When it comes to deciding which US astronaut was the best ever, there is a list of some obvious candidates all of which you would have liked on your crew. Of course the cool-under-fire types such as Apollo 11’s commander Neil Armstrong and the self-rescuing Apollo 13 mission commander Jim Lovell should automatically make the cut. Then there is Apollo 12 and Skylab space station rescue hero Charles “Pete” Conrad who was rated as probably the best space pilot. Meanwhile old school leader types such as Frank Borman, the excellent commander of the first lunar orbital mission, Apollo 8, and the popular Gus Grissom who sadly got killed in the Apollo 1 fire, are also in the running. As you can see, it is already a hard choice. There is however, perhaps one other name who should be added to this list, one who was actually Gus Grissom’s “apprentice” crew mate on the very first Gemini mission: John Young. John Young went on to become one of NASA’s most experienced and accomplished astronauts of all time, taking part in six NASA spaceflights including a mission to the Moon and the maiden test flight of the Space Shuttle. As such, we are thus very sad to report that the great astronaut John young died from pneumonia induced complications at the age of 87 on 5 January 2017.
An aeronautical engineering graduate who became a Navy jet flier, followed by a short career as a test pilot, Captain John Young joined the astronaut corps in 1962. The flew with Grissom as a pilot astronaut on Gemini 3 in 1965 and had his own space mission command on Gemini 10 in 1966 – a mission which included making rendezvous with Agena targets and making tethered spacewalks. Young took part in Apollo 10 in May 1969 as the Command module pilot in what would be the dress rehearsal mission for the successful Apollo 11 manned lunar landing attempt in July of that year. John Young got his chance to walk on the Moon himself three years later when he commanded Apollo 16 in 1972.
John Young, with his co-pilot Bob Crippen, flew the very first Space Shuttle mission STS-01 Columbia in 1981 – a mission which was very risky by its very nature and which narrowly avoided disaster due to latterly discovered thermal protection, guidance and vibration issues. By this time Young was already Chief of the Astronaut office at NASA – an office which he ahd held since 1974. His final spaceflight, STS-9 Columbia was in 1983.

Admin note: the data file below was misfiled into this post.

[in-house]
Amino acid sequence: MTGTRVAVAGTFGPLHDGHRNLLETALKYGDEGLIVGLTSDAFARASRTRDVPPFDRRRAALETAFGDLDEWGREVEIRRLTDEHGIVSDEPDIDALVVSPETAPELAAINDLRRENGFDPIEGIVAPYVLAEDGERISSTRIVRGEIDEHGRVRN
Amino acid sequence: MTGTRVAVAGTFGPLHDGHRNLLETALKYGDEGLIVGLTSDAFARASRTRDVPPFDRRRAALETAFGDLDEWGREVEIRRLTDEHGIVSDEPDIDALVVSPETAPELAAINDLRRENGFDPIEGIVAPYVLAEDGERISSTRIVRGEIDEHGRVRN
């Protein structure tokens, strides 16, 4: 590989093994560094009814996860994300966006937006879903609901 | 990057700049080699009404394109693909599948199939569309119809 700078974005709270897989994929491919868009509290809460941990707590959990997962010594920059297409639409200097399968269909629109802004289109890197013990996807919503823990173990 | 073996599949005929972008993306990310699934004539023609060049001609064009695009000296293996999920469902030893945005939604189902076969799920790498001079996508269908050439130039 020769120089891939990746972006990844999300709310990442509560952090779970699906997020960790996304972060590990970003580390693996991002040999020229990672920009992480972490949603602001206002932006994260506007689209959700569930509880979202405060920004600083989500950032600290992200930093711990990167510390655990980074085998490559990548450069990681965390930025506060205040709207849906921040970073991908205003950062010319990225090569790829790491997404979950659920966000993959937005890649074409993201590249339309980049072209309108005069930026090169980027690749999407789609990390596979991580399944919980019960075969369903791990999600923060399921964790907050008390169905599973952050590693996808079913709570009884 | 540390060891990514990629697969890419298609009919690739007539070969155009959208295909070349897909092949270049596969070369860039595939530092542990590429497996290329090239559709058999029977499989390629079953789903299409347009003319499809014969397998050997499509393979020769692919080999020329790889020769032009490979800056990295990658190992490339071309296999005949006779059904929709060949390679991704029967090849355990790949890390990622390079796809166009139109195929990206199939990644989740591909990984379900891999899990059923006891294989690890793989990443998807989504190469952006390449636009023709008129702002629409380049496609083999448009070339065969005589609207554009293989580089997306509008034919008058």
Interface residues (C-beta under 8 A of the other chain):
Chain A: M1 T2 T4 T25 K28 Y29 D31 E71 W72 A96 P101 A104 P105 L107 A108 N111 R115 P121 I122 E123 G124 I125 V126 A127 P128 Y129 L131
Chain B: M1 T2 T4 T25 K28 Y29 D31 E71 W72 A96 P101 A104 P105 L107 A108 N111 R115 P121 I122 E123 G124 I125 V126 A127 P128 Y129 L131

Young subsequently became an open critic of some of the management induced safety lapses which occurred on the Space Shuttle programme. Possibly in response to this, Young was removed from flight duty at NASA to become a special assistant to the Johnson Space Centre Director responsible for Engineering, Operations and Safety. Young finally retired from NASA in December 2004 at the age of 74, but maintained his contacts with many of the astronauts in Houston for many years afterwards – helping to transmit his wealth of spaceflight experience to them.
Young married twice and had two children by his first marriage. We give our salute to the venerated veteran astronaut John Young and we give our condolences to his family and friends.
Post script: There are now just four astronauts left alive who have walked on the Moon: Buzz Aldrin (Apollo 11), David Scott (Apollo 15), Charlie Duke (Apollo 16), Harrison Schmitt (Apollo 17).
…As we say goodbye to Ursula Le Guin and especially to The Fall’s Mark E. Smith: a “strange kind of antimatter national treasure”
While some mourned the death of the influential sci-fi writer Ursula Le Guin In late January, others were more saddened that Mark E. Smith, the famously irascible, curmudgeonly, and prematurely aged front man of the post-punk rock group “The Fall”, had finally died after a long battle with lung and kidney cancer at the age of 60. Smith, who was once described as a “strange kind of antimatter national treasure” was famously prone to hire and especially fire at will: he once fired a sound man for ordering a salad for himself, and sacked band mate Mark Riley (who later became a BBC disc jockey) on Riley’s wedding day.
Unsurprisingly, Mark E. Smith found it difficult to keep both band mates and wives (he was married three times) and was the only original member of the band which was aptly originally named by the well-read Smith after Albert Camus’ novel La Chute. In fact, some 66 musicians served in various line ups of band since it began in 1976, and it became a standing joke in the British rock music industry that everyone had been in The Fall at some time or other. By the way, SpaceX is getting a similar reputation amongst America’s rocket scientists.
Smith’s definition of his band was amusing: “If it’s me and your granny on the bongos. Then it’s The Fall.”
Nevertheless, while a notoriously difficult man to live and work with, Mark E. Smith did write and perform some good music, even if he droned his normally sardonic lyrics on the songs rather than actually singing them. The best of The Fall’s rhythmically repetitive song output (as the late DJ John Peel put it “Always different…Always the same”) was in the late 1980s when his then wife, the mesmerising rhythm guitarist Brix Smith (now called Brix Smith Start), was still in the band adding her creative input.
This writer once, after shinning up a wall with another fan, managed to get back stage to meet the couple after a gig at the University of Salford where your correspondent was studying in the late 1980s. By the way, Mark was very nice that night.
Here in tribute is not a very good video recording of the band in action: https://www.youtube.com/watch?v=wygQmJ59E4Q